The Ultimate Wireless Broadband Speed Limit
This is a follow-up to my previous posts
as well as some of the comments those posts generated.
First of all, I was pleased that loganb (Comment on 12/29, 9:27 PM EST) brought Shannon into the picture because information theory is important. As Rod pointed out, “information is physical” so the limits of wireless broadband communications will involve a knowledge of both Maxwell and Shannon. In fact, if any grad student out there was interested in both information theory and wireless communications, it would be a fun project to try to determine this ultimate wireless broadband speed limit.
If two computers were to communicate via laser beam and they had direct line of sight access, the speeds at which those two computers could communicate over the airwaves should approach those possible via fiber optics.
Of course that is not what one means by wireless broadband. We do not think of a PC communicating to a tower via laser beam with direct line of sight. So this is not the “ultimate speed limit” I’m talking about.
Instead, we want to think of a region of space containing multiple wireless broadband devices. What is the maximum “density of information” available in the air within this region. For concreteness, we could consider
What is the ultimate physical maximum number of bits that can be communicated via wireless broadband devices within one test region?
My “guestimate” is that in a test region the ultimate wireless broadband speed limit, i.e. the maximum number of bits that can be communicated via wireless broadband devices is 1,000 Mbps. This is the total number of bits available to everyone within the test region. To get the speed available to any one wireless broadband user, we simply take this speed limit and divide by the number of users simultaneously downloading (or uploading) content.
For example, if my guestimate is correct and there were 100 people simultaneously using their wireless broadband devices, then with a perfectly design wireless network (*cough*) each person would have access to speeds of 10 Mbps. This is still pretty high and most in the US would drool for these speeds (although people in Korea, Japan, and parts of Europe would yawn).
I don’t ever expect routine wireless broadband access in excess of 10 Mbps in crowded tech savvy cities and even this speed assumes perfect network design. It will take a while for us to reach this ultimate speed limit as determined by fundamental physics, but we will eventually. With bandwidth demands doubling every couple of years, it is easy to imagine running into this speed limit within 5 years.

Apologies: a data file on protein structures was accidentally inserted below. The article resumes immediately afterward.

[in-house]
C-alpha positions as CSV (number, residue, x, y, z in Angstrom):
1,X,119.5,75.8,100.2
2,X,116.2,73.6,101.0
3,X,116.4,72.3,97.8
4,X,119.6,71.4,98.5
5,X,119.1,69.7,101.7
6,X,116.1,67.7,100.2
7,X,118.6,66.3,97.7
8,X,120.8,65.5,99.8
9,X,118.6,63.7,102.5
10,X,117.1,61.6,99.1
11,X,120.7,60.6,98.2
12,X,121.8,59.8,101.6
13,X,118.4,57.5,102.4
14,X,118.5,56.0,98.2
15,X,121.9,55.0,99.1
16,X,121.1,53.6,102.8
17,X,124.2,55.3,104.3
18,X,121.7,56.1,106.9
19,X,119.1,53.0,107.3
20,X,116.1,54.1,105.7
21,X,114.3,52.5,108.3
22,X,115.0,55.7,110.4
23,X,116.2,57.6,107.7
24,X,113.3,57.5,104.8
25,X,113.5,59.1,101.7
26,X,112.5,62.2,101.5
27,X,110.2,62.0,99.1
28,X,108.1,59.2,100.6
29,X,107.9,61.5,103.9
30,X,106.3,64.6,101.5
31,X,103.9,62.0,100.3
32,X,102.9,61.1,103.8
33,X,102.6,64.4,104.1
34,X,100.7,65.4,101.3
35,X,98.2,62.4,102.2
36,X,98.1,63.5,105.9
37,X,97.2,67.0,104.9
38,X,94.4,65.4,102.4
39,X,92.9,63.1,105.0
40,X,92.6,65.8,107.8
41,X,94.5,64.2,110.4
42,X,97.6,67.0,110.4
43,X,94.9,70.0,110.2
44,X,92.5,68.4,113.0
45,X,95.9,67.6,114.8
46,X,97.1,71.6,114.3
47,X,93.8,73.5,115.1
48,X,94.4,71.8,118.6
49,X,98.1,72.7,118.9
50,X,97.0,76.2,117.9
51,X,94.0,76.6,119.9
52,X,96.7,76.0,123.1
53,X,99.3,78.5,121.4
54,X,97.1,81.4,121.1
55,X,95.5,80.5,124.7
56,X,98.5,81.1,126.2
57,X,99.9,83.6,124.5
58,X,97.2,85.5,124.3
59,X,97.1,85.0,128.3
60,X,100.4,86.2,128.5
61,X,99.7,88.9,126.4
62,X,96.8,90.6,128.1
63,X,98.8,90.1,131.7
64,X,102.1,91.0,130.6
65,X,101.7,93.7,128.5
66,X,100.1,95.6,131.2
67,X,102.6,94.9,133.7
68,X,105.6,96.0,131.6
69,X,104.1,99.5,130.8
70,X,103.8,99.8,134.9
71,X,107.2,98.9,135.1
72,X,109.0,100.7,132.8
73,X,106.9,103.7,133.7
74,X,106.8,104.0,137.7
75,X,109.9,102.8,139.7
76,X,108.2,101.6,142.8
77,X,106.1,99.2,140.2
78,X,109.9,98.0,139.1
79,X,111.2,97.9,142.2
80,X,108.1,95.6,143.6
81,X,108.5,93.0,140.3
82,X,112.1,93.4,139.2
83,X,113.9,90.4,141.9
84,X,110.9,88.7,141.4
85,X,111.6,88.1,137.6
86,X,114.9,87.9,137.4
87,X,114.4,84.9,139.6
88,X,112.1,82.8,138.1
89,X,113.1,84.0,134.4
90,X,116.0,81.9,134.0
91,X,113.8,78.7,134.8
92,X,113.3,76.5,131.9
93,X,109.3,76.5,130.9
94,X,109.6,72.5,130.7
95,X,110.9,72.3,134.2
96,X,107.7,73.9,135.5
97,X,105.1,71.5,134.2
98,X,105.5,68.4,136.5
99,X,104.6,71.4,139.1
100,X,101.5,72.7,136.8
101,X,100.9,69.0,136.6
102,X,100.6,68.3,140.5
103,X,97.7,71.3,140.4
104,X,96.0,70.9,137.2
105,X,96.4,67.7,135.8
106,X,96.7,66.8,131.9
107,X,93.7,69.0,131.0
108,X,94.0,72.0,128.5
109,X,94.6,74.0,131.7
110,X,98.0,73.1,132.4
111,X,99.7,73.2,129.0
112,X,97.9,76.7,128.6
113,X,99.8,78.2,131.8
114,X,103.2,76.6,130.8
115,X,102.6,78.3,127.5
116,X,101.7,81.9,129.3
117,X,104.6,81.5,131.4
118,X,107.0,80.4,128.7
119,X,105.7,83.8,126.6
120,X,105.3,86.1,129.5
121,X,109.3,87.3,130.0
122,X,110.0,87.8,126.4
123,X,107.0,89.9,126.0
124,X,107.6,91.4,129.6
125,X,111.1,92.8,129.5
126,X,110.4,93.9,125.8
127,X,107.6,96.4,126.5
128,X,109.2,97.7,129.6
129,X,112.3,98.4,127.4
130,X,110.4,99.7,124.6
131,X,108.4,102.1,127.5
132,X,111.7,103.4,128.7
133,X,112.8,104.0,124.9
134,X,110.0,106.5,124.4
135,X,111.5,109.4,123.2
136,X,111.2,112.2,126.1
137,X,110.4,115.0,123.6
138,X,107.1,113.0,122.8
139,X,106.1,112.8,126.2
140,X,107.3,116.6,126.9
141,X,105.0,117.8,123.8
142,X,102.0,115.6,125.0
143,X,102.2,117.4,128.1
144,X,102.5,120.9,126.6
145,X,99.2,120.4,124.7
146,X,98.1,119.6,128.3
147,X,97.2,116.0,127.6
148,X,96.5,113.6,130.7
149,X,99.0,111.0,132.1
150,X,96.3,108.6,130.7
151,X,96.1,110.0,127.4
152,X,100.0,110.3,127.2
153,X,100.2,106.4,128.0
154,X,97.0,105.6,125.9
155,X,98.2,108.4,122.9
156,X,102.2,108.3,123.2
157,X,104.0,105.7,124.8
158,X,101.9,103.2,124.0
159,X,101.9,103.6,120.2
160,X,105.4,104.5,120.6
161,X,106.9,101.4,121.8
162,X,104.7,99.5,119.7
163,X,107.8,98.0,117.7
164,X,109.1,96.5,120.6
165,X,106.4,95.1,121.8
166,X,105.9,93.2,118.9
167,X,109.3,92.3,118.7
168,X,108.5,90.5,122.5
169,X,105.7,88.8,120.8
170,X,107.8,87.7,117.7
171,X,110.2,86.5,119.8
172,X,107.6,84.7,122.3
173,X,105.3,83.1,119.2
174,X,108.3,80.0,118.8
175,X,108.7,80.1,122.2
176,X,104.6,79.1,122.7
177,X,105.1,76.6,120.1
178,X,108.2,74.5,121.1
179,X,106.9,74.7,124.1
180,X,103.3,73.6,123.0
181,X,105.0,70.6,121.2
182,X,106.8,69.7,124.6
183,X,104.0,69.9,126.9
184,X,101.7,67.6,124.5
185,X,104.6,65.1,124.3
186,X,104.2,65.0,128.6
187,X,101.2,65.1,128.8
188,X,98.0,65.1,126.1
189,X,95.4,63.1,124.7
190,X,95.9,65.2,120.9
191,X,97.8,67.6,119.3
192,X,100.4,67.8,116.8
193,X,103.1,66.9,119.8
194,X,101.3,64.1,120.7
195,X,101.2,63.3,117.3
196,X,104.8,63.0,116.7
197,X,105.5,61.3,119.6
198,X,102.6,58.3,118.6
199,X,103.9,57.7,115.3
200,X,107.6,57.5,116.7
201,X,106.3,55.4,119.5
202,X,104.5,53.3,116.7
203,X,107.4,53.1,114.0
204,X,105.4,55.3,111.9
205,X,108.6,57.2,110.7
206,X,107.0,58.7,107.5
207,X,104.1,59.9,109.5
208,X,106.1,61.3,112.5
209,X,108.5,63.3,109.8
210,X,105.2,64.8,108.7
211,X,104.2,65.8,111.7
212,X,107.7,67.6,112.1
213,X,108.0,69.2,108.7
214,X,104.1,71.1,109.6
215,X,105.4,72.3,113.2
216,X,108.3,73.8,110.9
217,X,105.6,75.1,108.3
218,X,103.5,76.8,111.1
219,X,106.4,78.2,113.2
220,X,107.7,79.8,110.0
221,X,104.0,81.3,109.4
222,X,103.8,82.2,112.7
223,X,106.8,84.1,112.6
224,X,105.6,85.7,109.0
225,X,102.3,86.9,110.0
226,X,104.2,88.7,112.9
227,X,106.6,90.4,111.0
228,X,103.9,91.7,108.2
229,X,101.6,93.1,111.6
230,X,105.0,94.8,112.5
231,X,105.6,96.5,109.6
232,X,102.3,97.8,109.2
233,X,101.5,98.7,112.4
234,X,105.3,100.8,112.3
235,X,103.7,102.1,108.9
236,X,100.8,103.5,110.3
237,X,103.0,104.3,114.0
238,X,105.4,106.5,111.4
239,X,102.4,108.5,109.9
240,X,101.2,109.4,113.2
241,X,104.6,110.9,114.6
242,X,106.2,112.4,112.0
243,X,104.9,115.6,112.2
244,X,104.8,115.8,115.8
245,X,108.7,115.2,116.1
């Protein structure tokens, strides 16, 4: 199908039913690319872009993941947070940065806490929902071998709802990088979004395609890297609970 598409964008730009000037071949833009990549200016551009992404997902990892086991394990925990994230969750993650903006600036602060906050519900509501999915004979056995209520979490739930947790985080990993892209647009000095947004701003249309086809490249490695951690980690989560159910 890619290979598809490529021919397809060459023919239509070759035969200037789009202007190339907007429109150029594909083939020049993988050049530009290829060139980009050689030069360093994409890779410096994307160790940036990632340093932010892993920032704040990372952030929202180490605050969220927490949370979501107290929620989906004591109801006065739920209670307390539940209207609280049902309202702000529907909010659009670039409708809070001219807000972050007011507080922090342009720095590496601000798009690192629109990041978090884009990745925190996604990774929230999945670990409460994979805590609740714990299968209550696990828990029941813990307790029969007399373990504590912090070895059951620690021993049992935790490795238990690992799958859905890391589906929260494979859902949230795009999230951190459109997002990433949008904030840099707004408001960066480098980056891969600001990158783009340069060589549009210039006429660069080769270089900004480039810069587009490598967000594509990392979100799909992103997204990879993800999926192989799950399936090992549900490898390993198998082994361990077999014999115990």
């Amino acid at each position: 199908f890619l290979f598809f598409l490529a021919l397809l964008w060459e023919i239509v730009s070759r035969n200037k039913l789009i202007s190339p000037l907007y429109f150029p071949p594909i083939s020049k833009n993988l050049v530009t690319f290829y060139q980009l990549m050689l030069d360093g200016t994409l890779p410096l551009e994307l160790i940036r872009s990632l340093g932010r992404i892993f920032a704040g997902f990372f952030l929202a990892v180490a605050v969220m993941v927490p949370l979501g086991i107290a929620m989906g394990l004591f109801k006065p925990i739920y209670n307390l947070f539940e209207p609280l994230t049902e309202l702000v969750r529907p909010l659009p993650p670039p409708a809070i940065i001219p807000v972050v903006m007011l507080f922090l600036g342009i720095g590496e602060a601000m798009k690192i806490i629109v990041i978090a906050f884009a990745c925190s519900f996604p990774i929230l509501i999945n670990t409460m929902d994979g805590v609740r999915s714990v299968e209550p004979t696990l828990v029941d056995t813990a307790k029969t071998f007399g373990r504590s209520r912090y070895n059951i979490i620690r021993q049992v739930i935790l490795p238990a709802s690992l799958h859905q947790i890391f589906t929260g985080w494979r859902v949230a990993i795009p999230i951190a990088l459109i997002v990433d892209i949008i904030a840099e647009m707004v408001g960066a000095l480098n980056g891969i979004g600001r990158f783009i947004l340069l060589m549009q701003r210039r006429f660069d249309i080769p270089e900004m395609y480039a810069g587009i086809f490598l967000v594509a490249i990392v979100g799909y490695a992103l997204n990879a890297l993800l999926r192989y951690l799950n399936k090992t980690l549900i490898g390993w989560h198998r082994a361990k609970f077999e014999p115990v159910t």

A Note on Radio Wave Oozing
Here is a comment from Zathras:
“The behavior of a wave depends on its frequency. At low frequencies, radio waves are kind of like molasses. They can ooze around corners and through buildings.
As frequencies increase, the waves start acting more like laser beams.”
This is absolute nonsense. For starters, go into a parking garage and compare your AM radio reception to your FM. The AM won’t come in, despite being lower frequency than the FM. There is no “molasses effect” here. Yes, I realize that these are lower frequencies than the cell phone ones, but since the above quote is stated in such absolute terms, it is still an effective counterexample.
The reasons for the interference are more complex. It has to do with the interference with vibrational frequencies that the molecules in the barriers have. The multi-GHz range is full of resonant frequencies for molecules. It also has to do with the fact that higher frequencies attenuate more in conducting metals than lower frequencies do. It certainly has nothing to do with any laser beam/molasses nonsense.
The actual physics of radio waves is more complex than can be communicated in a few paragraphs. However, the “oozing” analogy does take you some distance in understanding what is going on. Unlike molasses, radio waves can ooze through some materials such as glass, dry wall, wood, etc. One material that radio waves cannot penetrate is metal. In fact, the better the material is at conducting electricity, the worse radio waves are at penetrating it. For example, the earth is fairly good at conducting electricity so it is difficult to send radio waves through the earth.
Now consider two people trying to communicate via radio waves, but they are separated by a wall of metal. No dice. The radio waves cannot penetrate. Now, puncture a small hole in the wall. To be concrete, lets say we are communicating at a frequency of 3 GHz with a corresponding wavelength of 10 cm. If the hole is 1 cm in diameter, it is difficult for the radio signal to “ooze” through that tiny hole. Remember, the “size” of anything as far as a radio wave is concerned is only as a ratio of its wavelength. In this case, the hole is .
The ability of a wave to ooze through the hole depends on the size of the hole relative to its wavelength. Roughly speaking, when the size of the hole is greater than it has a much easier time oozing through it.
Keep in mind that most buildings have some kind of metal exterior and especially underground parking lots are surrounded by rebar, etc.
Now, an AM radio wave is roughly 1,000 kHz (or .001 GHz) with a corresponding wavelength of 300 meters. For an AM radio wave to ooze through a hole, that hole would have to be more than 150 meters wide. This is why AM does not penetrate very far into a tunnel.
On the other hand, an FM radio wave is roughly 100 MHz (or .1 GHz) with a corresponding wavelength of 3 meters. Although still fairly big, FM radio waves can still ooze through garage doors in underground parking lots, through building windows, into tunnels, etc.
Wireless broadband at 2.5 GHz or 12 cm can “ooze” though windows etc, but as I said, they ooze too fast and have a harder time turning corners. Hence, at these higher frequencies, we begin to see shadowing etc.